Toppigala a defeat for LTTE or “conquest of Tamils”
The euphoria associated with the capture of Toppilgala that was highlighted at Thursday’s nationwide celebrations was scarcely reflected on the floor of the House the following day when Parliament took up a day- long debate to praise the members of the security forces who had brought about this victory.
Quorum bells had to be rung three times during the course of the adjournment debate for want of the presence of 20 members to keep proceedings going which itself was a clear indication that politicians like to pay lip service to heroics of the military when its serves their political ends but coming to the Chamber and speaking a few words on their behalf means too much trouble for many of them.
JVP parliamentary group leader Wimal Weerawansa who moved the adjournment motion praised the troops for the sacrifices they had made to secure Toppigala and said the military achievements must be strengthened by establishing democratic institutions in the area as well as economically uplifting the people of the east.
Government members coupled praise for the security forces with words of praise for President Mahinda Rajapaksa the Commander-in-Chief, for the leadership given to the military.
From the UNP MPs, there was praise for the military but they could not help going back in time and speaking of the past successes in the eastern province under a UNP political leadership. So while the government members chose to bask in the glory of a victory that was achieved with the blood and sweat scarified by the men in the military, the UNP members found it hard to be gracious and accept that even under a government and President that they dislike a great deal, something positive has been achieved. If the roles were reversed between the two sides, it is likely people would have heard exactly the opposite views from them.
No one was expecting the Tamil National Alliance (TNA) MPs to jump on the bandwagon and say “hurrah” to the security forces. As expected they saw no reason for celebration over the capture of Toppigala. “There is nothing to celebrate .There is an on-going war and there are changes in the balance of power and it will keep happening,” Jaffna district MP N. Srikantha said. He also said it was regrettable that it is the cream of youth who are losing their lives to the war be they Sinhalese, Tamils or Muslims. Mr. Srikantha's argument that elections could not be held in the eastern province alone as it would be in violation of the Indo-Sri Lanka Accord was refuted by Education Minister Susil Premajayantha.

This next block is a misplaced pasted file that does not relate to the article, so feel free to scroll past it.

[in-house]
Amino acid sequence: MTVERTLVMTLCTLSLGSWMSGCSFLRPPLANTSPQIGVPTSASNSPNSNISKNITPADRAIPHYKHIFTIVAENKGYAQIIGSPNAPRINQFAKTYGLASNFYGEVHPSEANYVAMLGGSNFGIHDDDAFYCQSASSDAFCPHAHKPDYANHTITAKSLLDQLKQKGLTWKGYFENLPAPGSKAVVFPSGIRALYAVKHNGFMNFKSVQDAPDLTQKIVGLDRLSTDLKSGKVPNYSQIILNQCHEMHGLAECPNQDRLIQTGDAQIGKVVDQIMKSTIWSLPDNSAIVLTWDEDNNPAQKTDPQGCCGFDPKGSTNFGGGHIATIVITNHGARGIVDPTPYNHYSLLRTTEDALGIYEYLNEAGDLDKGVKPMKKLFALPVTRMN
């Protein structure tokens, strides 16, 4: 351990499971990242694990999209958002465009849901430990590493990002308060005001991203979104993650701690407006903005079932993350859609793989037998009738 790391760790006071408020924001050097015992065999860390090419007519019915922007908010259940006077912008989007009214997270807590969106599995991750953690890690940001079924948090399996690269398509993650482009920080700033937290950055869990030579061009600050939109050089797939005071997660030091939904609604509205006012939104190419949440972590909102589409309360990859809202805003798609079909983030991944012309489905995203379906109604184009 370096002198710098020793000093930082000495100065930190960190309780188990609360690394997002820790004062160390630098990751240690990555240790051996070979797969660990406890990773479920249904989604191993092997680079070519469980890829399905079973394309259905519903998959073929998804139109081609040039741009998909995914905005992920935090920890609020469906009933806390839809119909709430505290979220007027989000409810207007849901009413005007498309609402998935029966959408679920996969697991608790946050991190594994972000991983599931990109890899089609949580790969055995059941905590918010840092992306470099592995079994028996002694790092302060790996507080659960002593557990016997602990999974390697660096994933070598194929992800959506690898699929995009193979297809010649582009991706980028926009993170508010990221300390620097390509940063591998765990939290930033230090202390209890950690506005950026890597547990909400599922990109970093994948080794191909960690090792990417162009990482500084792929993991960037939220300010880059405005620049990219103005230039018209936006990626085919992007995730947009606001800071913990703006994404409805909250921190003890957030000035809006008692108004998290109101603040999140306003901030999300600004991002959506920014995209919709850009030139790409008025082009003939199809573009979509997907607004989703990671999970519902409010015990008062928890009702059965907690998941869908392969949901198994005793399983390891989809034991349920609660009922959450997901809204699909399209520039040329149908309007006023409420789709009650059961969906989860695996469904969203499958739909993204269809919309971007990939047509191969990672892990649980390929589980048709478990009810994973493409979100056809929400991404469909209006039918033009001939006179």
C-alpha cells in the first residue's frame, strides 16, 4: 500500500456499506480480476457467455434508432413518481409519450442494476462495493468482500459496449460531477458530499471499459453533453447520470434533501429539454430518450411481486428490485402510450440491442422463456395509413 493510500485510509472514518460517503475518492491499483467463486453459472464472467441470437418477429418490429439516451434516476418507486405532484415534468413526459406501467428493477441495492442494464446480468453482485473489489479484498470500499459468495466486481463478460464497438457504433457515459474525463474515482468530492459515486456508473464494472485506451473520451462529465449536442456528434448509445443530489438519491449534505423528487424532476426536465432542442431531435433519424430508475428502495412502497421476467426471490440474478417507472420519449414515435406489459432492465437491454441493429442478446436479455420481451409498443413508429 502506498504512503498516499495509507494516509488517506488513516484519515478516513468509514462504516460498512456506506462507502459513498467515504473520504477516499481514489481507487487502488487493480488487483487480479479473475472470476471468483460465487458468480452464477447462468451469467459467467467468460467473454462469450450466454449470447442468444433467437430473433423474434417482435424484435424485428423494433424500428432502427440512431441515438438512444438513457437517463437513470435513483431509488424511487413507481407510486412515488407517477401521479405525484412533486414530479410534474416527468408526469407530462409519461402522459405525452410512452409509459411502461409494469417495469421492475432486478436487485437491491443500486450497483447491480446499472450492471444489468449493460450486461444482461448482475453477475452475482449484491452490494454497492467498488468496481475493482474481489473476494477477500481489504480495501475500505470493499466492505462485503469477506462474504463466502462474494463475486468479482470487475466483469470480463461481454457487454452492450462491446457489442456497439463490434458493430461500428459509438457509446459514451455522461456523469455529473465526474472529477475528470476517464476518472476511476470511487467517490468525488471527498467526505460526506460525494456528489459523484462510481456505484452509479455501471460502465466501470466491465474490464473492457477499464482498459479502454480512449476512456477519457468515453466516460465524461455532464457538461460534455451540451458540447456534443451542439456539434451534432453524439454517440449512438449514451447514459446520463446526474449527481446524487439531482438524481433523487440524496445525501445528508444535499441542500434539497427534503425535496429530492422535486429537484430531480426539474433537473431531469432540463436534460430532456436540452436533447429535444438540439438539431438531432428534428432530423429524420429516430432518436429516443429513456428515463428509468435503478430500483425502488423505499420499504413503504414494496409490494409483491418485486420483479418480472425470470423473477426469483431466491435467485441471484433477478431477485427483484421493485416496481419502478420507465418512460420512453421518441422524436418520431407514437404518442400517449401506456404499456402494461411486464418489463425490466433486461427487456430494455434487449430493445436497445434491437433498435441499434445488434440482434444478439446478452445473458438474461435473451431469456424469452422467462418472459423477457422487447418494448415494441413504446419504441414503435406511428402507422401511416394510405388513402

The Minister said that since the Supreme Court has ruled that the merger was illegal, the validity of the accord itself was in question. The main architect of the accord Rajiv Gandhi was killed by the LTTE and none of its provisions have been honoured by the Tigers, he said. The Minister also questioned why the TNA was opposing the holding of the local government elections in the east which would give the people there the chance to elect their own representatives after several years.
An urgent bill making provision for the calling for fresh nominations to nine local bodies in the east was passed by Parliament on Thursday. The TNA opposed the Bill while it won the support of all the other parties.
Surprising Minister Rauff Hakeem chose the debate on the Bill to express his displeasure with the government ceremony held to mark the Toppigala victory calling it a “political exercise.”
Mr.Hakeem who had come to Parliament soon after attending the ceremony said he had been reluctantly compelled to attend as he did not want to be seen as opposed to the security forces, but said such measures would only alienate Tamils further from the government and make them feel like a “conquered people”.
The UNP also felt government celebrations were premature and meant only to bolster the image of the President. “The compensation paid to the family of a soldier who loses his life is only Rs150,000/- while millions are being wasted on such celebrations,” UNP Gampaha district MP Jayalath Jayewardene said.
So as the government prepares for an election in the east, the newly formed alliance between the UNP and the SLFP (M) faction is preparing to turn the heat on President Rajapaksa and his government. Memories of the military success will fade away and the government will still have to address some very serious issues such as the cost of living and corruption. It’s a decisive time ahead for both sides and given the strong rumours of shifting of loyalties by members on all sides, Parliamentarians are likely to play a pivotal role in deciding to which side the balance of power will shift in the weeks ahead.